In 2014, Swedish director Ruben Östlund released his breakout film, Force Majeure. It explored the uncomfortable but humorous consequences of one man’s ignominious act of self-preservation after he turned tail and ran during an avalanche, leaving his wife and two children behind – alive but rattled. With his 2017 follow-up, The Square, Östlund once again demonstrates his talent for teasing out the comedy from awkward situations.
The Square involves a prestigious Stockholm Museum as well as its tall, handsome art curator, Christian, played by Claes Bang. The storytelling is episodic as opposed to plot driven, roughly divided between the museum’s marketing and fundraising events and Christian’s personal and professional life. The museum is the elitist embodiment of questionable values, hosting pretentious exhibits such as a stack of chairs and piles of gravel, raising the obvious questions, “What constitutes art?” and “Who gets to decide?” Christian keeps busy juggling museum business, post-divorce custody of his two school-aged children, and the occasional female attracted to his public stature, intelligence and good looks. Several of The Square’s most memorable moments stem from Christian’s interactions with a journalist, played by the wonderfully expressive Elizabeth Moss. Moss manages to convey so much with a perfectly timed blink, smile, or tilt of the head, her dialog is almost superfluous.
The film’s title comes from an installation art piece called The Square, consisting of a large, illuminated quadrilateral built into the courtyard grounds of Christian’s museum. It’s also the film’s central metaphor, representing the invisible social boundaries that keep us in our place. As long as those imaginary boundaries are respected, life chugs along fairly smoothly. But when someone crosses the line, the consequences can range from benign social unease to complete and utter chaos. Over the course of The Square’s two and a half-hour runtime, many such lines are crossed.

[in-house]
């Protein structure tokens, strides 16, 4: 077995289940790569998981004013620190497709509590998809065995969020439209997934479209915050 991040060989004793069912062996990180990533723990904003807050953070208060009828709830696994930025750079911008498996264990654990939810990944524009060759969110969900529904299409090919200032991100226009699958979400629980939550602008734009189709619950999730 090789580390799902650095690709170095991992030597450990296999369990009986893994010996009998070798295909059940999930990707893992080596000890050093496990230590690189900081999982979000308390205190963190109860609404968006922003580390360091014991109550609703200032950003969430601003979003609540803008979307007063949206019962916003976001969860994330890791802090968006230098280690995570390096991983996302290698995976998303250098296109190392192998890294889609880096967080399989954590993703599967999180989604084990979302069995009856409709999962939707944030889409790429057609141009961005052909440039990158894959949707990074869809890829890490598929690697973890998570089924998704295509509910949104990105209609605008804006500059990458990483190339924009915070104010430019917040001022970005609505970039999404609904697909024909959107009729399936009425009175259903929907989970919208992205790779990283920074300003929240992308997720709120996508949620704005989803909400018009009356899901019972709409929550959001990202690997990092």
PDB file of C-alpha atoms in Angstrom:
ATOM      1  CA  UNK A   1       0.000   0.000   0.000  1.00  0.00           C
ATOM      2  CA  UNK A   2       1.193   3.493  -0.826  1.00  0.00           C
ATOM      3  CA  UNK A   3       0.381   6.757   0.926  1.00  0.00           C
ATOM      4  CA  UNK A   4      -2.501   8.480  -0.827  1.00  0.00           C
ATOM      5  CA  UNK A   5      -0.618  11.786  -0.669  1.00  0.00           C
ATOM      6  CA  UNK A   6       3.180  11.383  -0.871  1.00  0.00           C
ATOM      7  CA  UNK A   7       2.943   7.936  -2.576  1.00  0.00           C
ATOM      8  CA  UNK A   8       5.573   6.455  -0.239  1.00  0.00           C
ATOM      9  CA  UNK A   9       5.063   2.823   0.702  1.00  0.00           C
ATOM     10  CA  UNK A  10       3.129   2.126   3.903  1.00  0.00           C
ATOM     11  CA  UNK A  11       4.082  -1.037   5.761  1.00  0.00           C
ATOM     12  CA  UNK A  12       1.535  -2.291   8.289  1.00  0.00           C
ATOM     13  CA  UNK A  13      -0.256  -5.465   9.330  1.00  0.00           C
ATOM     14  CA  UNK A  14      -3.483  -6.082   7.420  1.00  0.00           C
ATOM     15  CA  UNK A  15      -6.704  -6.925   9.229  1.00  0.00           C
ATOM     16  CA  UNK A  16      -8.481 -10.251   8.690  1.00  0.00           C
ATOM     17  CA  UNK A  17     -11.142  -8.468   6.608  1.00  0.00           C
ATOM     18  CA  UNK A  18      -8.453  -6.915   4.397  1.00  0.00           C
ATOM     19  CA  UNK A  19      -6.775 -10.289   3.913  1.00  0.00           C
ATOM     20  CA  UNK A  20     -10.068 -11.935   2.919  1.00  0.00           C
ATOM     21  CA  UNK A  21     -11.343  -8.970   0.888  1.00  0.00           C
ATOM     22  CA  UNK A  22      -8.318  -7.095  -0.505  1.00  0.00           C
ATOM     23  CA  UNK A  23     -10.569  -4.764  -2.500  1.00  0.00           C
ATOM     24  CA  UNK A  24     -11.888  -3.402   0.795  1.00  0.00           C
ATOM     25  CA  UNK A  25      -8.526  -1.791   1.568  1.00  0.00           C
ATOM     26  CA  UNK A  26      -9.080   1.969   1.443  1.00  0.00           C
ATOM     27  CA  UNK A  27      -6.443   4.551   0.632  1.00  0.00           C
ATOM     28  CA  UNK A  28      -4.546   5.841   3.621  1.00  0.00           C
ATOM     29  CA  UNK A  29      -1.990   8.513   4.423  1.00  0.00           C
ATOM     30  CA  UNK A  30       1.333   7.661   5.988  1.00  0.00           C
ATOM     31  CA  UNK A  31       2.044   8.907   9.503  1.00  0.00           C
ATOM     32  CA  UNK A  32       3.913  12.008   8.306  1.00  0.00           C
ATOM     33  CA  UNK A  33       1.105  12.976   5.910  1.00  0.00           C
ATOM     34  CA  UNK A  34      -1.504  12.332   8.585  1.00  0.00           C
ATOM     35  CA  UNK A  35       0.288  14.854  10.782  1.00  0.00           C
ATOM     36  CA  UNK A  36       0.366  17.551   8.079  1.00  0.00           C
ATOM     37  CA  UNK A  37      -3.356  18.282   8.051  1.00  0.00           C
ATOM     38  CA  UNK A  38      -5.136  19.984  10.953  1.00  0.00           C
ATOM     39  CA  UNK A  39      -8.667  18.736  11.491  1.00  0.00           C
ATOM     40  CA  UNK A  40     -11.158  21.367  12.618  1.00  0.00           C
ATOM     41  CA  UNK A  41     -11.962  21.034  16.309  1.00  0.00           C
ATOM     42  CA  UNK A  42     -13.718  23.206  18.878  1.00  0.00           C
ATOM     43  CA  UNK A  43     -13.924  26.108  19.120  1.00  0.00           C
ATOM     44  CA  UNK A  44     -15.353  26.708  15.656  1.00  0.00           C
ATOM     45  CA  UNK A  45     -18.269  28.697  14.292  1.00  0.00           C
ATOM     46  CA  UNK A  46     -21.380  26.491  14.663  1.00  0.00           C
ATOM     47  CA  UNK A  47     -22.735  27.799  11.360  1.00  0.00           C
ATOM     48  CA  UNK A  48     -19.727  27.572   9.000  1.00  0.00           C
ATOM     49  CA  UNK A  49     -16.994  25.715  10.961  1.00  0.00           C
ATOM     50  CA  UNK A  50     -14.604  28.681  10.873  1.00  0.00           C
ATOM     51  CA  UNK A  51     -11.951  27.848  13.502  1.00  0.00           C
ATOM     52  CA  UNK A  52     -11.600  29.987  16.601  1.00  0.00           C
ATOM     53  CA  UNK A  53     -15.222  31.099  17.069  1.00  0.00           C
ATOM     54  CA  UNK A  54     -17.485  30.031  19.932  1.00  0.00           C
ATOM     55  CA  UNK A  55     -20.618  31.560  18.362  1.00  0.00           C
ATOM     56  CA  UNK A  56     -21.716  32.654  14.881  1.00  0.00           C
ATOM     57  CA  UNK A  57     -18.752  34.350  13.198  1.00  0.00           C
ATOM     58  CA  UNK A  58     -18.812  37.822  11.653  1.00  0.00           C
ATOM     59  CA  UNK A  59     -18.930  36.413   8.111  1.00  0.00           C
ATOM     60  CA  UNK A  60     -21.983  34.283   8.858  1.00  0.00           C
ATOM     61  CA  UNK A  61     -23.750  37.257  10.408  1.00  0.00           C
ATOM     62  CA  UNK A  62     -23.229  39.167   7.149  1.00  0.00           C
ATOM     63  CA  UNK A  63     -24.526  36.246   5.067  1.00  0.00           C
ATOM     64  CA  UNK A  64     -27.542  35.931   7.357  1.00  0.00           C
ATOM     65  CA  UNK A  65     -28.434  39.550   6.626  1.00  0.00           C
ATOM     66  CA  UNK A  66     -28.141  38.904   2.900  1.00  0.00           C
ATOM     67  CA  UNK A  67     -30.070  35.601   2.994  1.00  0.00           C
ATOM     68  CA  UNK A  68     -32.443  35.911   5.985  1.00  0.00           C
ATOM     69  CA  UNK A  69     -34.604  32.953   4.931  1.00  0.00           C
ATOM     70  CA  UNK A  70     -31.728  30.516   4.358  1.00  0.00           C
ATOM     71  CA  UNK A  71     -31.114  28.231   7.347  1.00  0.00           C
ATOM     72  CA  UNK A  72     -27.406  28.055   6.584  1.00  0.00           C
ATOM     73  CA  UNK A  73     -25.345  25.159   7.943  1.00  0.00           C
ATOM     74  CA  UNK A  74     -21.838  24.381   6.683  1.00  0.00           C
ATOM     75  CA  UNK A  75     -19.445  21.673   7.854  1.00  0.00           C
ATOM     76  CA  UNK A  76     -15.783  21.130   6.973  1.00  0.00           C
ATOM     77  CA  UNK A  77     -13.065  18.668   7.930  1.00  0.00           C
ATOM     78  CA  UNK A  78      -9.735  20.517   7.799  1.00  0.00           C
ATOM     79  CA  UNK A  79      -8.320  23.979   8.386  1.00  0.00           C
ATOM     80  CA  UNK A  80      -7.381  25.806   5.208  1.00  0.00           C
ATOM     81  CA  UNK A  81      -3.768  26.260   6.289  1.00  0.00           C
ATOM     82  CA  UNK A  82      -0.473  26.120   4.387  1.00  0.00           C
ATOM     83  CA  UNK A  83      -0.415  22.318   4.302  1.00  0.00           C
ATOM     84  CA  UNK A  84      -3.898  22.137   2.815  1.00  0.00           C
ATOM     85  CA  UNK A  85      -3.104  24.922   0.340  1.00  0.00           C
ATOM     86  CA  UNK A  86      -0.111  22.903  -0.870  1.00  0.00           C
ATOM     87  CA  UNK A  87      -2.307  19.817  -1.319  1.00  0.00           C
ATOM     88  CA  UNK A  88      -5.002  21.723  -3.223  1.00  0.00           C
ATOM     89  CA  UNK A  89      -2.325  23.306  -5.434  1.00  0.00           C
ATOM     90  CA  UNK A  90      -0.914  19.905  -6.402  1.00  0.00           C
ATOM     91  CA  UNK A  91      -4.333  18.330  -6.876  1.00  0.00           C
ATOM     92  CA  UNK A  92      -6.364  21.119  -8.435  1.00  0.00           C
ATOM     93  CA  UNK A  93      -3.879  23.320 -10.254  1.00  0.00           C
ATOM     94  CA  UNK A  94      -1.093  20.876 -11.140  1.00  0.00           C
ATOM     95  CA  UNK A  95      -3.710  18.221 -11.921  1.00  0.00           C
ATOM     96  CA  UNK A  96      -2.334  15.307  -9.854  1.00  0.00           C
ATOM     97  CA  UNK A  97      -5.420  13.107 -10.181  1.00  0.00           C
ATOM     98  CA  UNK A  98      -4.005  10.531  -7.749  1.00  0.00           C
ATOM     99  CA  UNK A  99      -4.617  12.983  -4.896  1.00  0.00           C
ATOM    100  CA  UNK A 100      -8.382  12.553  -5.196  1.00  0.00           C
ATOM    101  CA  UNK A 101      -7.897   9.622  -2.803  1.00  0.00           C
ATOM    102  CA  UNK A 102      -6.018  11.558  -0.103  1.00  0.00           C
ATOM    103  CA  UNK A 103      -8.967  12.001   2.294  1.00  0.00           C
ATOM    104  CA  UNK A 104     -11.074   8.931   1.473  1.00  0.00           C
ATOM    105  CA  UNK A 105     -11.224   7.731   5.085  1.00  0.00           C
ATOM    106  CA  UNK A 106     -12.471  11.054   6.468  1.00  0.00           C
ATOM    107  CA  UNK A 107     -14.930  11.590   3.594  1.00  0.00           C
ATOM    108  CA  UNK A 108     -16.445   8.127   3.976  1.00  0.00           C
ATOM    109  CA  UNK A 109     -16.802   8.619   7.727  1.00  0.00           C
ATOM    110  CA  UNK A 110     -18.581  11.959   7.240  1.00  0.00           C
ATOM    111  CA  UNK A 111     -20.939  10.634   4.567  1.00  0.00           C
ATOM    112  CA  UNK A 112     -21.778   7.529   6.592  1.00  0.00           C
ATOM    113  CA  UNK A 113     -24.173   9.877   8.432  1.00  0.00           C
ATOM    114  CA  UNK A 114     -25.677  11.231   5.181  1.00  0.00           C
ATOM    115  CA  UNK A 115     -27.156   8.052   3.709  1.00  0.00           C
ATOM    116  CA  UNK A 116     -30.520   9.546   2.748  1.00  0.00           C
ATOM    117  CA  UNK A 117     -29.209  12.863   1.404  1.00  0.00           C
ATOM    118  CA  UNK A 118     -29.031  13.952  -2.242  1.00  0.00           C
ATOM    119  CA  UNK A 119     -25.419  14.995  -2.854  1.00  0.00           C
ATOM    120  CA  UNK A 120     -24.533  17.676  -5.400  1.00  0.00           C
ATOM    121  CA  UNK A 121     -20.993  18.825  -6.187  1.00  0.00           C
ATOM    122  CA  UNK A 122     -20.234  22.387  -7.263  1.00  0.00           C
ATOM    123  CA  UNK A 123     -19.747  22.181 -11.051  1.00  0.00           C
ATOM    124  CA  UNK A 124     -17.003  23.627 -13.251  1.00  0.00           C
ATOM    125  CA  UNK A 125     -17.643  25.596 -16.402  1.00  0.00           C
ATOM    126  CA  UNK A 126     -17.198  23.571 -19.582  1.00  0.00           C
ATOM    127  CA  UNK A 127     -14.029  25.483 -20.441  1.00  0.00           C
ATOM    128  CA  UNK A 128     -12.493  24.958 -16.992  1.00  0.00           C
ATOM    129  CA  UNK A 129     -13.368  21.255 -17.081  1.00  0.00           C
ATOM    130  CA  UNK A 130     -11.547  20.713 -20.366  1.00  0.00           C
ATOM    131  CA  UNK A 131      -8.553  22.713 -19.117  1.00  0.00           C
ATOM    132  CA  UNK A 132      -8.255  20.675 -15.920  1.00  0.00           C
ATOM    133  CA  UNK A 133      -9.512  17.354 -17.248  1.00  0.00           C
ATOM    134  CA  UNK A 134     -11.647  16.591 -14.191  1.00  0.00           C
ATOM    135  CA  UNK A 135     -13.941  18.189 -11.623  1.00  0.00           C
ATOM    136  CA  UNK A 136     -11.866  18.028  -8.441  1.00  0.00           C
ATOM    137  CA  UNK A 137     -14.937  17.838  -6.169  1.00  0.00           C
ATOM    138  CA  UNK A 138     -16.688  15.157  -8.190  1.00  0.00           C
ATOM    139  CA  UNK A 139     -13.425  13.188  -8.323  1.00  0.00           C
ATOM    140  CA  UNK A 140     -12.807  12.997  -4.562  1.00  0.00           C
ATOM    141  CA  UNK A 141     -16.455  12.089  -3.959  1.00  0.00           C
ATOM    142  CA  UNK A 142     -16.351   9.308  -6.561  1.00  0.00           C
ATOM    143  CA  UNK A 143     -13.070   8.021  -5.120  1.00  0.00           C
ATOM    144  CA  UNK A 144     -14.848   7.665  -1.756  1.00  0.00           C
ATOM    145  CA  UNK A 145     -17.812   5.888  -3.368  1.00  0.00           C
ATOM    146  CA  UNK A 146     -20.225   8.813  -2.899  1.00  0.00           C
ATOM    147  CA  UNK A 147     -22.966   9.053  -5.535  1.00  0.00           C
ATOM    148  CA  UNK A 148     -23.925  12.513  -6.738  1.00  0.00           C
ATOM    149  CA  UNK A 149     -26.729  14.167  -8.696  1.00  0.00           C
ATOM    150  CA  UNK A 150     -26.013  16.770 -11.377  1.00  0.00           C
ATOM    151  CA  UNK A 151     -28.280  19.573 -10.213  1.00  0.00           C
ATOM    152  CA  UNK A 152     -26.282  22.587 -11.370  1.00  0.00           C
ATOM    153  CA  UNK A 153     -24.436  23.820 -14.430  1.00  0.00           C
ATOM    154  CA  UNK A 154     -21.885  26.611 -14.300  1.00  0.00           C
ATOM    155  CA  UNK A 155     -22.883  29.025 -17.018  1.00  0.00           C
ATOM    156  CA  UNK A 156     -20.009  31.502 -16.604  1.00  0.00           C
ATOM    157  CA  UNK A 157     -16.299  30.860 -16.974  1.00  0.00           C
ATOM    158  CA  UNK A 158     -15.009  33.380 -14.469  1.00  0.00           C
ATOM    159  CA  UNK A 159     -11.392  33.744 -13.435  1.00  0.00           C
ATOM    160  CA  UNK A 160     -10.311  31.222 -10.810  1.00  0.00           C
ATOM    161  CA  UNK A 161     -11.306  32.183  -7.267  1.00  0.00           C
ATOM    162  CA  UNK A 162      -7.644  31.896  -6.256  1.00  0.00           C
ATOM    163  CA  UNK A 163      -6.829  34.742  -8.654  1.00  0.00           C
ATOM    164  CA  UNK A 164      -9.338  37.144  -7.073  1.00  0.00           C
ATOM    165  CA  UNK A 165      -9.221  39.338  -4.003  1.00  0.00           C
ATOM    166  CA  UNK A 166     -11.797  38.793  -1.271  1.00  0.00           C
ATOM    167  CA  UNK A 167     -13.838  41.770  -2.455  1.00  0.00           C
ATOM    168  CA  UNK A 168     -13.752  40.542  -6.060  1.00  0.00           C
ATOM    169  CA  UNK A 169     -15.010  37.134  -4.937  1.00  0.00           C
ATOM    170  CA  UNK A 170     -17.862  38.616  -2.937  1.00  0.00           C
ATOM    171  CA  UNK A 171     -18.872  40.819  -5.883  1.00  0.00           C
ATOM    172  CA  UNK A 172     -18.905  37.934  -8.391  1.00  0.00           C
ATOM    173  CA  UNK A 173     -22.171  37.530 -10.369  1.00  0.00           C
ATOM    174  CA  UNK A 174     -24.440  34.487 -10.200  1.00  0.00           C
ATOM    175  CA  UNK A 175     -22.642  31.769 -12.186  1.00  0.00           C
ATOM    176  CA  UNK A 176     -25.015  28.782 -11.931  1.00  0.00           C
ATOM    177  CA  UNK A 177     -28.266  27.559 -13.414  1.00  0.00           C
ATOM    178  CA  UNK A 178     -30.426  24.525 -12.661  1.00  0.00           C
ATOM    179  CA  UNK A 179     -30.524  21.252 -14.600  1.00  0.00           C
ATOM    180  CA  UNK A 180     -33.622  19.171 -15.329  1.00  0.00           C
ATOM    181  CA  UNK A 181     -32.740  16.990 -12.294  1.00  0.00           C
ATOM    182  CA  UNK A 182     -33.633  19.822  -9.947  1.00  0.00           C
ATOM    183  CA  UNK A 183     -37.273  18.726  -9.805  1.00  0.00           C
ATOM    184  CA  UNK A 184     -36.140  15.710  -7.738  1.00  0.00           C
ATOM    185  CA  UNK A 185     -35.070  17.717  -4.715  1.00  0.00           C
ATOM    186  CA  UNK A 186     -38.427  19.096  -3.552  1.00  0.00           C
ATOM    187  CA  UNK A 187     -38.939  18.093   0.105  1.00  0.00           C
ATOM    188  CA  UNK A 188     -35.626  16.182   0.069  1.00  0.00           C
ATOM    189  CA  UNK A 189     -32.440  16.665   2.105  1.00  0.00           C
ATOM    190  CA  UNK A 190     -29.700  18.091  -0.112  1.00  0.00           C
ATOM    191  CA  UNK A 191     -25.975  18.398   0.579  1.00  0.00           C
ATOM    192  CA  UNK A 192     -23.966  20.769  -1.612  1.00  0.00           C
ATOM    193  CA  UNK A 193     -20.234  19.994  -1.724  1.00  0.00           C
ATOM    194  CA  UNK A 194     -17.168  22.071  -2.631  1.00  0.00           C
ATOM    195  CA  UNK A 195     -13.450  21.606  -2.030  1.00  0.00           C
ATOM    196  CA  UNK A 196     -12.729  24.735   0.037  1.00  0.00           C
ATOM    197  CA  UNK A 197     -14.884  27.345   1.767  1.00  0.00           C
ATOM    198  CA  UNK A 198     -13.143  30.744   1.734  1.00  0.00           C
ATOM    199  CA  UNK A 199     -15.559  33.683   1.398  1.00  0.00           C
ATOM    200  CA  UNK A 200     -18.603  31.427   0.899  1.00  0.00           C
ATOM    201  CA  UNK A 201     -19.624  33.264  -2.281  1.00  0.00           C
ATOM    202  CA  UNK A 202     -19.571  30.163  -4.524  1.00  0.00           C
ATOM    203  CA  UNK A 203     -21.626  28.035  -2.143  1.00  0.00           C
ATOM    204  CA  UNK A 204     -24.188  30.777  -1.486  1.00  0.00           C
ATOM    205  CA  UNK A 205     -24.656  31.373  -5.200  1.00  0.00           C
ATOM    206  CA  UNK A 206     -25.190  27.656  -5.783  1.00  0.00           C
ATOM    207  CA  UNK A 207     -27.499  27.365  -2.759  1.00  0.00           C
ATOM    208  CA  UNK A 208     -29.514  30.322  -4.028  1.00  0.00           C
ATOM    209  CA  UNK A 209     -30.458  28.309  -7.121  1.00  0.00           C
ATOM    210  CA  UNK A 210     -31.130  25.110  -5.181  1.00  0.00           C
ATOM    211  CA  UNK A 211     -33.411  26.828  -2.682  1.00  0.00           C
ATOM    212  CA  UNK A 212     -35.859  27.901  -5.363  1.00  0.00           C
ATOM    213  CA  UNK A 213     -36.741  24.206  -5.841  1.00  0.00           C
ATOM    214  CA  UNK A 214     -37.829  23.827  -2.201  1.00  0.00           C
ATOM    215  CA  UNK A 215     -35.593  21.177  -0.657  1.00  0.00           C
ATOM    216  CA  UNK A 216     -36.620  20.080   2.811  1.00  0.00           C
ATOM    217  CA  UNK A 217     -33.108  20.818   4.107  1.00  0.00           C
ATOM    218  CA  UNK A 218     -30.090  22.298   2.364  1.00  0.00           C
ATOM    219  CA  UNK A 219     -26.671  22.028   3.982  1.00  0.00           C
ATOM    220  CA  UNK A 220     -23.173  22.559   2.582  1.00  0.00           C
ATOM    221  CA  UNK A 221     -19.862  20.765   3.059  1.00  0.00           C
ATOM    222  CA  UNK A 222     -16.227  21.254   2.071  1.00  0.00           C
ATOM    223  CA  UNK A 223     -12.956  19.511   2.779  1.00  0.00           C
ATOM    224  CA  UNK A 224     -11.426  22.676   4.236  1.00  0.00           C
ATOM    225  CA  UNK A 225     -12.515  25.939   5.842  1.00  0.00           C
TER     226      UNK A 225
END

The frequency of social snafu’s both big and small might seem contrived, but not if The Square is read as a cautionary tale. The world Östlund depicts appears to be teetering on the brink of civil dystopia, and, like the fissures that precede a volcanic eruption, the copious conflicts point to an underlying problem – mainly, economic inequality. Whether it’s a performance artist who acts out while being exploited for the dining entertainment of one-percenters, a poor immigrant boy insisting on restitution following a false accusation, or a homeless person demanding a meal, there’s the sense that large swaths of the population are mad as hell and aren’t going to take it anymore.
This may not sound like the stuff of comedy, but therein lies the genius of The Square. Östlund has a psychologist’s eye for human nature and the understated comedic touch of Jacques Tati. The end result is akin to virtual slapstick, the emotional equivalent of slipping on a banana peel. Östlund’s films are so unique they’re worthy of a subgenre of their own. Maybe someone should coin a fancy French phrase to describe them, such as Cinéma des Maladroits, or Cinema of the Awkward. Even though every scenario depicted in The Square is cringe-worthy, tonally the humor is always there, even if it is as dry as the Atacama Desert.
For KSQD’s Film Gang, this is Paul Kanieski.